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Plum Soufflé Cake Please don’t let the name of this cake scare you. It is not really a soufflé. It just rises like one — although perhaps not quite as much — and then slowly sinks as it cools. The result is a moist cake with sweet plum pieces dotted throughout. Serves 8-10 people
8 o z b ut t er , p l us a l i t t l e b ut ter for the cake pan 7 o z ( 1 c up ) s uga r ½ te as p o o n b a k i n g p o wd er 6 o z ( 1 1 / 3 c up ) fl o ur 2 o z ( 2 / 3 c up ) a l m o n d mea l 3- 4 l a r ge p l ums — c h o p p ed i n t o ¼ i n c h p i eces 4 e g g y o l k s — l i gh t l y b ea ten 6 e g g w h i t es ¼ c up p l um j a m p o w d er ed s ug a r fo r d us t i ng Preheat the oven to 400 degrees. Butter a 9-inch cake pan with a removable bottom. In a large saucepan, melt the butter with the sugar over medium heat. Stir until the sugar is fully dissolved. Whisk in the baking powder, flour and almond meal until fully incorporated. Remove from the heat and let cool for 5 minutes. Add the chopped plums and egg yolks. Mix until the batter is smooth. Beat the egg whites until they hold stiff peaks. Carefully fold half the egg whites into the cake batter. Once fully incorporated carefully fold in the remaining whites. Pour the batter into the prepared cake pan. Bake in the center of the oven for 35 minutes or until a knife inserted in the center comes out clean. Place the cake onto a rack and let cool completely. Remove from the pan and place on a serving platter or cake stand. Heat the plum jam in a small saucepan until it is syrupy. Brush the top of the cake with the plum jam. When the cake has cooled completely, dust it with powdered sugar. ♦ Photo: Media 27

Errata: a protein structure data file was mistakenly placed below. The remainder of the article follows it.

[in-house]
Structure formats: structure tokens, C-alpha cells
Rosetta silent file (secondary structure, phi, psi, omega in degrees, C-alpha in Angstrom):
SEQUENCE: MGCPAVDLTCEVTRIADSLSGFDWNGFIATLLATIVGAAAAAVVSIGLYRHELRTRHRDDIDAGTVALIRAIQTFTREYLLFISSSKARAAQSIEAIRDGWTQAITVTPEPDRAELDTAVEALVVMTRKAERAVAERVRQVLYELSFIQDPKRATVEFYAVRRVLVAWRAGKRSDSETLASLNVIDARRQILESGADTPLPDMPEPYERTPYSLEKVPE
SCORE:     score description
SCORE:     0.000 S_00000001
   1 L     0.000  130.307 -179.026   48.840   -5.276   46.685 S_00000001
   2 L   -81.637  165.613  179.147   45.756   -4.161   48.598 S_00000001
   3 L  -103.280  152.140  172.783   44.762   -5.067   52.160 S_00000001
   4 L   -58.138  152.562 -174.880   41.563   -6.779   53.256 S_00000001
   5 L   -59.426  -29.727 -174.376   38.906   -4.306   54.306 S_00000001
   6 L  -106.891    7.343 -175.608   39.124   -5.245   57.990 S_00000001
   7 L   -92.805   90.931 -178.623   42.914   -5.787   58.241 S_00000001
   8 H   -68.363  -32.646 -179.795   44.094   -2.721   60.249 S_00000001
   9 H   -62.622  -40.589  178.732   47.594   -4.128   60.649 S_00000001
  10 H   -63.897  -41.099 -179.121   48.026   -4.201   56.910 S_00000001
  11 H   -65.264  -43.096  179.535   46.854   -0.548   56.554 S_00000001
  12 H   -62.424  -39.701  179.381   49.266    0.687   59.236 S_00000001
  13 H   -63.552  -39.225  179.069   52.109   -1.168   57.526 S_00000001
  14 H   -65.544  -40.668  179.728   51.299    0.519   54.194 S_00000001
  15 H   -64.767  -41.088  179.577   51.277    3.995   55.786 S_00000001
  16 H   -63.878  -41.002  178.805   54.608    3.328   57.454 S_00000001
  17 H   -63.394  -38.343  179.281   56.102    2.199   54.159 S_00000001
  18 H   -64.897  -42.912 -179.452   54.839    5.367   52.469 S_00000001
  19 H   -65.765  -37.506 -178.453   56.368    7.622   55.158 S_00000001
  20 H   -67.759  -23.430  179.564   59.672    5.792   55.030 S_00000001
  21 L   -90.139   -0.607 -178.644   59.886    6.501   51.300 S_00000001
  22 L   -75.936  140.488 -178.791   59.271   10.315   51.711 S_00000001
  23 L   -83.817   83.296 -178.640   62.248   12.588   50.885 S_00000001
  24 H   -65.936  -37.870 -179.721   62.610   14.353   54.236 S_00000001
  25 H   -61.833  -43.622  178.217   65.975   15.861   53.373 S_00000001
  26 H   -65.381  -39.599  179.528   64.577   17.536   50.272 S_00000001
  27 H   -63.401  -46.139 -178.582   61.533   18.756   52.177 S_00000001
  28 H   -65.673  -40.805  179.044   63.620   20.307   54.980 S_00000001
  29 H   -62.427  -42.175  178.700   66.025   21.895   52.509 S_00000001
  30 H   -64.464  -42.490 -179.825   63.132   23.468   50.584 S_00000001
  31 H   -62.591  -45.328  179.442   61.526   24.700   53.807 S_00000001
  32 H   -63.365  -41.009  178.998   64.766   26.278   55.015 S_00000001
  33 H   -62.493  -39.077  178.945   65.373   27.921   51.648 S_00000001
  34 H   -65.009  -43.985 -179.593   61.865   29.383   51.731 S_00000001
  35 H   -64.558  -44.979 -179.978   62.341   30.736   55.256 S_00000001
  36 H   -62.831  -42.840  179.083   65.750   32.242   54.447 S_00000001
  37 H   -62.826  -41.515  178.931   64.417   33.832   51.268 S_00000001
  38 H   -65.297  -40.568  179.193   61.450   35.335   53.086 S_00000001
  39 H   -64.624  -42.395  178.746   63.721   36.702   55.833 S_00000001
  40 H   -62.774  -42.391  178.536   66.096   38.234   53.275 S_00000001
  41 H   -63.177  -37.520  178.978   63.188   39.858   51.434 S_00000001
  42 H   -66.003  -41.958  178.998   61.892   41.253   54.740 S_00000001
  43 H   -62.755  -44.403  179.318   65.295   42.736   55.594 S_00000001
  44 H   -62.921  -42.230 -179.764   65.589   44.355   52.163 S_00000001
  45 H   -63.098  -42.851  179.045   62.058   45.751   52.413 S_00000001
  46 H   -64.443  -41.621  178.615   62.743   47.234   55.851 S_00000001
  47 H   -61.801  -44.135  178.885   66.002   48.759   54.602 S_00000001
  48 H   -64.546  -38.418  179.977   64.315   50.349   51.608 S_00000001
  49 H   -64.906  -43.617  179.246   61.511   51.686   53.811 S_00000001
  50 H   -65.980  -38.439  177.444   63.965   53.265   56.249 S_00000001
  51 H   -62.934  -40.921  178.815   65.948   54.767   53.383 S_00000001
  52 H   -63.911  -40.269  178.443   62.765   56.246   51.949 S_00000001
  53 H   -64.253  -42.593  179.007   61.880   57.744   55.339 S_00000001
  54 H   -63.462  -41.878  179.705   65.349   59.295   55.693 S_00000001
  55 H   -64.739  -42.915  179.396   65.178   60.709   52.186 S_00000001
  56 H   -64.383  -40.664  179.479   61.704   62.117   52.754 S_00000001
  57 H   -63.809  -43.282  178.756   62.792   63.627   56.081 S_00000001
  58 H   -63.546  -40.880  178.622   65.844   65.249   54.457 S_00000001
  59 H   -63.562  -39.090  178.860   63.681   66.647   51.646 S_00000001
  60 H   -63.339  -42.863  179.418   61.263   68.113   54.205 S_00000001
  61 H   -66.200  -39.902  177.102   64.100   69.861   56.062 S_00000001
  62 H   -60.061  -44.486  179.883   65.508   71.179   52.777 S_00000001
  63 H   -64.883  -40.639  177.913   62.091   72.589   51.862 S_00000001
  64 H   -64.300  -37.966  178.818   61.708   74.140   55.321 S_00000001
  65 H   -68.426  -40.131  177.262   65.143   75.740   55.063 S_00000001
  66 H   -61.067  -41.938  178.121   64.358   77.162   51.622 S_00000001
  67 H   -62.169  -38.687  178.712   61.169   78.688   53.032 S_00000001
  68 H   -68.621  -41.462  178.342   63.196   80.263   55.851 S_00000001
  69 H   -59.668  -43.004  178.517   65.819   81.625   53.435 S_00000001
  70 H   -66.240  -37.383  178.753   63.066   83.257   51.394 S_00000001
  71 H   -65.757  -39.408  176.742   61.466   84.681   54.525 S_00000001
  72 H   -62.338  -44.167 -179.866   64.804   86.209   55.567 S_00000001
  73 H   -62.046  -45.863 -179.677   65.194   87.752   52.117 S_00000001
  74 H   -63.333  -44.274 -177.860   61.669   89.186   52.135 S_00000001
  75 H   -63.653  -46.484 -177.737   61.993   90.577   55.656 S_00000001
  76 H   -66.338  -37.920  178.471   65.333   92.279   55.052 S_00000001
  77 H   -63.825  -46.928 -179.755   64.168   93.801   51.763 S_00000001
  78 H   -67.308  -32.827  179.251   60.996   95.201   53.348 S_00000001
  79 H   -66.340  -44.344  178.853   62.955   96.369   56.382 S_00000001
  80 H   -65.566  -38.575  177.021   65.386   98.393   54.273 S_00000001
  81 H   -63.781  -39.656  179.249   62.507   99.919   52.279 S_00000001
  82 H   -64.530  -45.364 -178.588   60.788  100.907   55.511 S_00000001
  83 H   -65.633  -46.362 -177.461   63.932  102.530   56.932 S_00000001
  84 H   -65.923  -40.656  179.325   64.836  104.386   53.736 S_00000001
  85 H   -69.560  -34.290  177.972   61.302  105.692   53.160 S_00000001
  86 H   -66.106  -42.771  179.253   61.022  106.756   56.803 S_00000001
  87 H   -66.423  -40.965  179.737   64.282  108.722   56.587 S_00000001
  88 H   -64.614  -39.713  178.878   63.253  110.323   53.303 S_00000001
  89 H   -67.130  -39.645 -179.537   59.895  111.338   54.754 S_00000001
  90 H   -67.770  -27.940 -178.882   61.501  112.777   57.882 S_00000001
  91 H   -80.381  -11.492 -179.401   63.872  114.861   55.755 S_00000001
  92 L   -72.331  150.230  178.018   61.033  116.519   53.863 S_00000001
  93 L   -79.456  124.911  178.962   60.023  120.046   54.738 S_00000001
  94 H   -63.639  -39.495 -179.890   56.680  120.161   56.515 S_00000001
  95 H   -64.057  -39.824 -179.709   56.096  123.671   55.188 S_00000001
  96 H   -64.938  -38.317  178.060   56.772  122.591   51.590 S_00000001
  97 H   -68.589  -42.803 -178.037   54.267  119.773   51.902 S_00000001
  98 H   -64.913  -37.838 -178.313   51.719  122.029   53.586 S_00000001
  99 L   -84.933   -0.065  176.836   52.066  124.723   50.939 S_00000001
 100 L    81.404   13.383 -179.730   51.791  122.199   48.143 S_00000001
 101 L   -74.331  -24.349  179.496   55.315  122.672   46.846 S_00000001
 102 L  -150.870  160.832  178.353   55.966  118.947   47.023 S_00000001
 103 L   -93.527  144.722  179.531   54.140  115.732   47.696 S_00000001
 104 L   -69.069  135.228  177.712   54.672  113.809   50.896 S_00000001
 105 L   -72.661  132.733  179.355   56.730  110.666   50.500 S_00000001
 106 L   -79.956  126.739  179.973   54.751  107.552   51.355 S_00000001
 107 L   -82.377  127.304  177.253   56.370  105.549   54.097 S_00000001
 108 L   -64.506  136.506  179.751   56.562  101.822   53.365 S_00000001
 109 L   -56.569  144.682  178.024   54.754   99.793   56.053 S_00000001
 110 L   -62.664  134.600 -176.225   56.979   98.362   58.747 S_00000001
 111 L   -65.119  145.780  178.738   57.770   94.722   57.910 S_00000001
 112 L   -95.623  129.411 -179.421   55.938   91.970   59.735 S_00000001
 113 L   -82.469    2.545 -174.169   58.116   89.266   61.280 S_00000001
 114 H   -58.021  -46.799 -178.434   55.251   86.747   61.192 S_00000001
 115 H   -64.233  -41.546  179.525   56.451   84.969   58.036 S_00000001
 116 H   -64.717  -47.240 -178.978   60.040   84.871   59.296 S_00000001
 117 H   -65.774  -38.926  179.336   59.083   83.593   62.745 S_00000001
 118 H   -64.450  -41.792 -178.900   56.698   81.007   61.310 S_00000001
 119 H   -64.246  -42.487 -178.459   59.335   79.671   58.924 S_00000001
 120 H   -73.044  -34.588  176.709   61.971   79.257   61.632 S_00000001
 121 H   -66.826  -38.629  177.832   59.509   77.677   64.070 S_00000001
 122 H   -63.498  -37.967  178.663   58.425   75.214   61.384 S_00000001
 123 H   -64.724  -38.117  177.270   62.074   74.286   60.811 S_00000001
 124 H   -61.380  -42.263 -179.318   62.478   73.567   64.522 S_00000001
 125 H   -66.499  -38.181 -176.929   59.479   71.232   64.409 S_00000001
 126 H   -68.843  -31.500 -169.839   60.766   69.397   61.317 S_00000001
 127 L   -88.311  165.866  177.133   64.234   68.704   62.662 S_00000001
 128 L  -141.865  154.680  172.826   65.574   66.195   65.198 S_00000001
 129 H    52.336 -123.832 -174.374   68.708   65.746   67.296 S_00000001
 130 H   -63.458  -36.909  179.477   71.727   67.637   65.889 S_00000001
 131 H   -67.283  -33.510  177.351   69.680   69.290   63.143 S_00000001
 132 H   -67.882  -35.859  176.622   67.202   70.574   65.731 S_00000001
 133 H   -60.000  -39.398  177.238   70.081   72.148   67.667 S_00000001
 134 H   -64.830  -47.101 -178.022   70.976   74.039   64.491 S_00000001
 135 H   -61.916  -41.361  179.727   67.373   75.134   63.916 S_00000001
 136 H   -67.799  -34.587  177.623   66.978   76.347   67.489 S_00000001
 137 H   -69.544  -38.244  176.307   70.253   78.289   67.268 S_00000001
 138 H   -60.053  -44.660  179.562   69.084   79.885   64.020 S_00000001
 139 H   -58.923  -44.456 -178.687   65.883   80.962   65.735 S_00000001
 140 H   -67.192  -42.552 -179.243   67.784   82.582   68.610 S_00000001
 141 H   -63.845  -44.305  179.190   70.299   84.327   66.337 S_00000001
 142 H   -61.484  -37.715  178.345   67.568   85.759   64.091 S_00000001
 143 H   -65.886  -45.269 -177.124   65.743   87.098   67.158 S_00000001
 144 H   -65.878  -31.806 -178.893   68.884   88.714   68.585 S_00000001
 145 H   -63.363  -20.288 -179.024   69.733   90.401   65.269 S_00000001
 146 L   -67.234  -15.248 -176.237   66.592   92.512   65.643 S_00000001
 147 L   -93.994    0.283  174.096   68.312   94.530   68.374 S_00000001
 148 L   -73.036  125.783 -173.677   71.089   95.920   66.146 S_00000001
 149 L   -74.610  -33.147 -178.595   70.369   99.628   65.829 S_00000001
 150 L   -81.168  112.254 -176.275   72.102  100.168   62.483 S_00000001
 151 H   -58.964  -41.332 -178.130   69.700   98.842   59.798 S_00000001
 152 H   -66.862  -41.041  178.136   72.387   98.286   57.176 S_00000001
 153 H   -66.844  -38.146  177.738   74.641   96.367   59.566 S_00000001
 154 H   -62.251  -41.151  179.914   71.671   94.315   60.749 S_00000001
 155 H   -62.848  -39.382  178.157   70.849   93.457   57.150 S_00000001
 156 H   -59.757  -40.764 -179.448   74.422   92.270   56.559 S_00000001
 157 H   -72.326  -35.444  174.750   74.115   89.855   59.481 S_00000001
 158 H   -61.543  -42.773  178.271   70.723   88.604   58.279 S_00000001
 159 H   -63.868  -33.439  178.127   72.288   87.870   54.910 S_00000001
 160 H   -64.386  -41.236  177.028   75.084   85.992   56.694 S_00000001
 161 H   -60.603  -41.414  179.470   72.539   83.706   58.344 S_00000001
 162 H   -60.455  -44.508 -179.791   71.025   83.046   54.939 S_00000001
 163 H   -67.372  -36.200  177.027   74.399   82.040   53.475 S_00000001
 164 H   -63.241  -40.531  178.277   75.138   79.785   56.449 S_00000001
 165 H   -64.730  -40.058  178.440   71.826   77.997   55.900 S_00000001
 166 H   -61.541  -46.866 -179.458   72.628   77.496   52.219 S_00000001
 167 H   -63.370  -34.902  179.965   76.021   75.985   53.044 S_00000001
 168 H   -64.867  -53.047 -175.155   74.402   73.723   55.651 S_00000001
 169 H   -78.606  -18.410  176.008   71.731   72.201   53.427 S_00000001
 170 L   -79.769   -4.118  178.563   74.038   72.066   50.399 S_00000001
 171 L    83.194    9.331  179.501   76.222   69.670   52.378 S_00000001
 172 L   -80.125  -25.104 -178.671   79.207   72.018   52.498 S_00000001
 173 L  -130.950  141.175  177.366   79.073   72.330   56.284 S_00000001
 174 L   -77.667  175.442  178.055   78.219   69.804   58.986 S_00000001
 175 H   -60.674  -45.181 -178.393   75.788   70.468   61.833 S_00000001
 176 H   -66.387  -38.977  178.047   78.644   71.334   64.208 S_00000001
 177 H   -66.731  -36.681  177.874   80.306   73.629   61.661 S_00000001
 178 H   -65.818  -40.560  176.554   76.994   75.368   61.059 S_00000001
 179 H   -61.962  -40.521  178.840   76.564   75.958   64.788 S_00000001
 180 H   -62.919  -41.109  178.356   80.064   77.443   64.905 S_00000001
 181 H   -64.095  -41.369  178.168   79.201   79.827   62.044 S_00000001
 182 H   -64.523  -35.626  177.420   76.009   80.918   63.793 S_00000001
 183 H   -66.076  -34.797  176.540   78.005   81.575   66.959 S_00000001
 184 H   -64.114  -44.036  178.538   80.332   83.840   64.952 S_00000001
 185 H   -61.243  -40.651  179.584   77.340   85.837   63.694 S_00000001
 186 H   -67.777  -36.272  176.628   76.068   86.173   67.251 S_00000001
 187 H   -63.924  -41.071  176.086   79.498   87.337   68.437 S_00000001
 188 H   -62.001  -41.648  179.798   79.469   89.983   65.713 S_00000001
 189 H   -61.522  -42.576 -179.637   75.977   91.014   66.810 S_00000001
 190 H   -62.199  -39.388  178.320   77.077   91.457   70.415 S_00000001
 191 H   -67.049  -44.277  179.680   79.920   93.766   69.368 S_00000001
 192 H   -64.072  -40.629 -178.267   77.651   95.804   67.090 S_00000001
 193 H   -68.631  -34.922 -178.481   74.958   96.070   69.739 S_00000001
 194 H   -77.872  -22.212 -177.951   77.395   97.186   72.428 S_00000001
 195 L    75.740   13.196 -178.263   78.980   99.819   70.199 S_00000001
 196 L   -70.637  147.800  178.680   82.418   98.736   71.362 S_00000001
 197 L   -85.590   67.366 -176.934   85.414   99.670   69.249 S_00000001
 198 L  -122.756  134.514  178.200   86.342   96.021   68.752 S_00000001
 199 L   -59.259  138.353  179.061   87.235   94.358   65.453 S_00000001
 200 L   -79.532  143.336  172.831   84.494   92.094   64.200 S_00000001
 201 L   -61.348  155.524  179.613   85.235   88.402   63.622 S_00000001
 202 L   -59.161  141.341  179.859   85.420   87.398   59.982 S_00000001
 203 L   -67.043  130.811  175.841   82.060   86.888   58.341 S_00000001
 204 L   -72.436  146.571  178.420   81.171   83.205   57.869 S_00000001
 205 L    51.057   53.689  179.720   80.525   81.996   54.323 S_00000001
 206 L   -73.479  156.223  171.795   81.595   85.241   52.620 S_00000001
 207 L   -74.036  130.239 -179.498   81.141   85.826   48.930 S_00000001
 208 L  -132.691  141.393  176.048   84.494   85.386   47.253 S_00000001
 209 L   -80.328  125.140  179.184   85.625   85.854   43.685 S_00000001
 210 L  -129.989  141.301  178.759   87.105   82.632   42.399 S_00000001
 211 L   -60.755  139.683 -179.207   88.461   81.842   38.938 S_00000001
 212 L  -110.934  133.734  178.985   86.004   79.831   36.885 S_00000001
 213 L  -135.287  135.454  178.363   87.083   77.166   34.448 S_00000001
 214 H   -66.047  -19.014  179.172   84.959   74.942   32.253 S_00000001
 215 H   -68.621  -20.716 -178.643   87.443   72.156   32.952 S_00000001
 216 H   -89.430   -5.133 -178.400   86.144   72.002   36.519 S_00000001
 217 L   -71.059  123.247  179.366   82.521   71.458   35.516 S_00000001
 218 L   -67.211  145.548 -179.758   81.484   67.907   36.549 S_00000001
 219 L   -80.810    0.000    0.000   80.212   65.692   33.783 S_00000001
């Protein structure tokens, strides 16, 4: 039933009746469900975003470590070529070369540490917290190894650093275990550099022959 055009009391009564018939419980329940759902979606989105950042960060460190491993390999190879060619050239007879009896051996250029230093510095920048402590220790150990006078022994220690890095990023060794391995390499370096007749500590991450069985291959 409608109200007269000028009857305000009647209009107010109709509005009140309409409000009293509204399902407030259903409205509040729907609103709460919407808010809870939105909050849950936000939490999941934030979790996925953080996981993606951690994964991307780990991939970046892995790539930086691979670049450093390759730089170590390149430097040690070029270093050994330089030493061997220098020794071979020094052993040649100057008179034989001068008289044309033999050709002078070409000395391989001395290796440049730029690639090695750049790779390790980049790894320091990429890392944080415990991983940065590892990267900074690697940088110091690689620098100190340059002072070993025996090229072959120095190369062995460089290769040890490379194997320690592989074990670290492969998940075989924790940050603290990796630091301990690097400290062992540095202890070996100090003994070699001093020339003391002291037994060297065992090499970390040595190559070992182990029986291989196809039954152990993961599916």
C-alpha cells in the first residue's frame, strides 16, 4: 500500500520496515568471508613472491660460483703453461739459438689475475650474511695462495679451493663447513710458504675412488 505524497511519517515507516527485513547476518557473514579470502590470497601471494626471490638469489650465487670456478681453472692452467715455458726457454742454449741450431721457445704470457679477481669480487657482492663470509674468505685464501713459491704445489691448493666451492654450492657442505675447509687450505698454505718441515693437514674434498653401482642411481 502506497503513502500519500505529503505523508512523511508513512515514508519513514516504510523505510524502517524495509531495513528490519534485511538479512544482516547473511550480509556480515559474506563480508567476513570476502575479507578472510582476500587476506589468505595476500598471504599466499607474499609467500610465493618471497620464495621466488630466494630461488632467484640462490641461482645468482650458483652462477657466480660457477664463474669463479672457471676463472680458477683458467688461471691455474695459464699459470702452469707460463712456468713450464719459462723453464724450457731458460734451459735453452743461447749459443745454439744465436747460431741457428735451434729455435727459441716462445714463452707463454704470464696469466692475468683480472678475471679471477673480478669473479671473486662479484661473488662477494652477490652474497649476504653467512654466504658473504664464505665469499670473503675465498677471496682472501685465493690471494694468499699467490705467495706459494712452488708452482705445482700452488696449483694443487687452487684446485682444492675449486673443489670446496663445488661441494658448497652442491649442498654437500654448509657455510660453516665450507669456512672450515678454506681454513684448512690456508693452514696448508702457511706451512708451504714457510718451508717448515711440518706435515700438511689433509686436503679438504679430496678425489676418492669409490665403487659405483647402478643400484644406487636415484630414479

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Recommended J a Ck’S B iS T R o
Healthy California Cuisine. Enjoy freshly baked bagels with whipped cream cheeses. Breakfast, lunch, and beyond! Must Try: Blackstone Benedict: w/avo, bacon, tomato 5050 Carpinteria Ave., Carpinteria, CA 93013 805-566-1558 • bagelnet.com
s t a E
If you’re looking for anything from a snack to a nice dinner out with friends or family, try some of Carpinteria’s favorite local restaurants.
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T he Pal MS
Ch o Co l a T S du Cal i BRe SSan
Rey nal do’ S Bak eRy
T h e S h o a l S R e S T a u RanT
RoBiT ai l l e’ S F i ne Cand ie S
da n n y’S de l i
Si aM e l ePhanT T hai Re S TauR anT
delgado’S MexiCan ReSTauRanT
Sl y ’ S ReST au RanT
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giovanni’S Pizza CaRPinTeRia